University of Leicester
2020BagadoodRMPhD.pdf (15.7 MB)

Impact of obesity on lung inflammation and response to corticosteroids in allergic asthma

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posted on 2020-07-23, 09:41 authored by Rehab Bagadood
Obesity is both a risk factor and a disease modifier of asthma. Compared to lean patients, obese asthmatic patients suffer from severe symptoms, frequent exacerbations, and poor quality of life. The relationship between asthma and obesity remains unclear. Clinical studies have shown that obese asthmatics are characterized by neutrophilic, eosinophilic or mixed inflammation in the airways. Irrespective of the type of inflammation, obese asthmatic patients have decreased responses to corticosteroid therapy via mechanisms that are still unknown. Preclinical studies performed in mouse models of allergic asthma fed with high fat diet (HFD) have provided different conclusions regarding the mechanisms by which obesity contributes to asthma pathogenesis/worsening and inconsistent results with regard to the impact of obesity on allergic airway eosinophilia. I hypothesized that obesity may contribute to asthma pathogenesis by altering corticosteroid responses in immune cells. I used high fat diet (HFD)-induced obesity in female C57BL/6 mice sensitized and challenged to ovalbumin to determine the impact of obesity on allergen-induced airway inflammation and splenocyte in vitro responses (cell proliferation and cytokine production) to different stimuli with the presence or absence of dexamethasone. The current study showed that proliferation of immune cells as well as production of different inflammatory cytokines TNF-! (~1.5fold), IL-6 (~3fold), IL-13 (~2.5fold) and IL-17 (~3fold) in response to allergen stimulation were augmented in obese sensitised animals. Surprisingly, the anti-inflammatory effect of dexamethasone on the production of IL-6 (completely) and IL-17 (partially) from ovalbumin-treated splenocytes was impaired in obese animals (p<0.0001). Moreover, allergen increased airway inflammation in both perivascular and bronchial areas which was found to be greater in obese sensitised animals compared to corresponding lean group (p<0.01). Obesity also significantly enhanced the percentage of neutrophil infiltration in the airways of allergen exposed animals (p<0.05) while infiltration of eosinophils, macrophages, CD4+ and CD8+ T cells remained unaffected by the diet regime. In conclusion, allergen challenge differentially regulates the sensitivity of cultured splenocytes to corticosteroids in both lean and obese asthmatic mice. Obese allergic mice had also a marked increase in lung neutrophilic inflammation and levels of IL-6, IL-17 and TNF-!. These data support the hypothesis that obesity may play a role in asthma exacerbation/progression by augmenting lung neutrophilic inflammation and impairing the function and sensitivity of immune cells to corticosteroid therapy.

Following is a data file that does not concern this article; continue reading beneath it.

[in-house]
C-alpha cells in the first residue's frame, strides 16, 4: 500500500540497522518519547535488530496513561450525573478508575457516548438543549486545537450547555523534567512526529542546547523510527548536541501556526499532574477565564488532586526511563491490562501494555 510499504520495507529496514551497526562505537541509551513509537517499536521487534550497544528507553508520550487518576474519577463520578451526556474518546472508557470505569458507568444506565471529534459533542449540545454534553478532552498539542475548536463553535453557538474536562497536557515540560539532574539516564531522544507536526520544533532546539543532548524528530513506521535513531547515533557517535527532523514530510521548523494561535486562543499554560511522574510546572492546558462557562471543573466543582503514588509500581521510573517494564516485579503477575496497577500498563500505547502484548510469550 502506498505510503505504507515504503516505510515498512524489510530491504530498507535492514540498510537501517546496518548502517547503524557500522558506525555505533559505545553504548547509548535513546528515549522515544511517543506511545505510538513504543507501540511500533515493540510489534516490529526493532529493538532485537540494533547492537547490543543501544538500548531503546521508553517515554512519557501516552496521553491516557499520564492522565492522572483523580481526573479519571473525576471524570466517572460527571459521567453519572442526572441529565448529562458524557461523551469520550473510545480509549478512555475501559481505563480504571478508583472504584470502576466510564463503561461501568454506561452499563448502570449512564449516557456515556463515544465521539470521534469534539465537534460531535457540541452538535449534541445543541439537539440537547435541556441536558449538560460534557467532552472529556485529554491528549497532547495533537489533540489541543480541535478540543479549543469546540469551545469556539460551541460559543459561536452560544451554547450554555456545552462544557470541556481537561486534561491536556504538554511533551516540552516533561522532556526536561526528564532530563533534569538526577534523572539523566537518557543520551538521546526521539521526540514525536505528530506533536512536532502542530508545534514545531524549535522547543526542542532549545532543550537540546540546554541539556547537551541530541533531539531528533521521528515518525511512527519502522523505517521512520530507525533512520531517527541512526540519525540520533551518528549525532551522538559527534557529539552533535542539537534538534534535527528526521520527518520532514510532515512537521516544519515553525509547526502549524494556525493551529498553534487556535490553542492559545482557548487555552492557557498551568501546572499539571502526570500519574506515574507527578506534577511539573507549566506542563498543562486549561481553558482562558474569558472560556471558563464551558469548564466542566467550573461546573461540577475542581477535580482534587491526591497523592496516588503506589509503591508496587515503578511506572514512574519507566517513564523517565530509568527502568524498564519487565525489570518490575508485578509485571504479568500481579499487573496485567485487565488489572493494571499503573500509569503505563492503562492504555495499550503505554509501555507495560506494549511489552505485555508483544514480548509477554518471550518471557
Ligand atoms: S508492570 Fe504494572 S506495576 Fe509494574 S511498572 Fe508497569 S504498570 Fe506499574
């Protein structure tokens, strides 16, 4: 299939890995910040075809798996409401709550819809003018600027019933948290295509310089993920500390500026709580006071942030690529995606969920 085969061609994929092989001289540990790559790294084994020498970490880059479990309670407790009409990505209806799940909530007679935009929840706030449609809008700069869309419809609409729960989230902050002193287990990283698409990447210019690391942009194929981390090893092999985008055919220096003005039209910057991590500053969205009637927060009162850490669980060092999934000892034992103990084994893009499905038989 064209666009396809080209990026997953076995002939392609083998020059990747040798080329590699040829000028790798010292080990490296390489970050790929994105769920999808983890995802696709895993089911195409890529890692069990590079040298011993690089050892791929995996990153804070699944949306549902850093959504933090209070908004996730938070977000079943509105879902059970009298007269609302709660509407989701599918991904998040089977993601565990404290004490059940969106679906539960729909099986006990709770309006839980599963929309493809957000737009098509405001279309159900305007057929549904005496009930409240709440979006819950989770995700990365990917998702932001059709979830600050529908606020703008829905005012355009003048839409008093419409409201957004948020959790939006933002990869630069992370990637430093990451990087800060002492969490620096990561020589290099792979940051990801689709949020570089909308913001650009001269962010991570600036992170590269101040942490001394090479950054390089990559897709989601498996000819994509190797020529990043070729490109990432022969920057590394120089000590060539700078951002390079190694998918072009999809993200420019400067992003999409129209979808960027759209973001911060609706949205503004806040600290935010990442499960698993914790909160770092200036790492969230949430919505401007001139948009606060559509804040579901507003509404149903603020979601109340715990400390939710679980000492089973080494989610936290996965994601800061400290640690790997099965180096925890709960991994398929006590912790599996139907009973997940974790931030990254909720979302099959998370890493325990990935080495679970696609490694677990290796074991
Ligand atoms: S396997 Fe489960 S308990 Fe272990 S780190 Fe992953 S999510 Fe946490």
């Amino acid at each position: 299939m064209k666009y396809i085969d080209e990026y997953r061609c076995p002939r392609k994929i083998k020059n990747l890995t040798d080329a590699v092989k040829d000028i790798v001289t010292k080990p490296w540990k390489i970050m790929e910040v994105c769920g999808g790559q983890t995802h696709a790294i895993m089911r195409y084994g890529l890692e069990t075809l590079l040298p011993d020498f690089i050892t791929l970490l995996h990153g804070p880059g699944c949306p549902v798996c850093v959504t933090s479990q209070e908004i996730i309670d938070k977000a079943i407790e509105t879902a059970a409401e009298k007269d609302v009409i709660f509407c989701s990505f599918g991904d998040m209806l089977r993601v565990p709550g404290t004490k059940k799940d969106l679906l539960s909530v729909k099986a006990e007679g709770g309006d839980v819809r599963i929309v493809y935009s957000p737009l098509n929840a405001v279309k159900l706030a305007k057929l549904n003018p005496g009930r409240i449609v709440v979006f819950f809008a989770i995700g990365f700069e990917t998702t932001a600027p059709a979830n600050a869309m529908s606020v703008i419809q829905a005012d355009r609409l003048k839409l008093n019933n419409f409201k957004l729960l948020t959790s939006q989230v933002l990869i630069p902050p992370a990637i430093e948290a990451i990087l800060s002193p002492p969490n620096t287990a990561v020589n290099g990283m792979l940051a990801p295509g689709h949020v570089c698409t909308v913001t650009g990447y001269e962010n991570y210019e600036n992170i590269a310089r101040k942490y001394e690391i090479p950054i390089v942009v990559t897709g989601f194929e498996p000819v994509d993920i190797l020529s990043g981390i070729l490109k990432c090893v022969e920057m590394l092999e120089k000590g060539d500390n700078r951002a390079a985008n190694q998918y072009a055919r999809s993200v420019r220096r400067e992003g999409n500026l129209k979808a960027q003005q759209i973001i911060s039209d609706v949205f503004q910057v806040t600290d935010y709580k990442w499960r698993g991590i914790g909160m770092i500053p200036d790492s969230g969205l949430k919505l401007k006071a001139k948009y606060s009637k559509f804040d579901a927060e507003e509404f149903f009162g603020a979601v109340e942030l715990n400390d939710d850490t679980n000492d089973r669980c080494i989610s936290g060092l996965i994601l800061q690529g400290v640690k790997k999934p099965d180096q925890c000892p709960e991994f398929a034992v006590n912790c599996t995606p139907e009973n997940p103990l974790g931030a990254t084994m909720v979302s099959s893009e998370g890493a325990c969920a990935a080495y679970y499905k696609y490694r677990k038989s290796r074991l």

Yassine Amrani; Cordula Stover

Date of award


Author affiliation

Department of Respiratory Sciences

Awarding institution

University of Leicester

Qualification level

  • Doctoral

Qualification name

  • PhD



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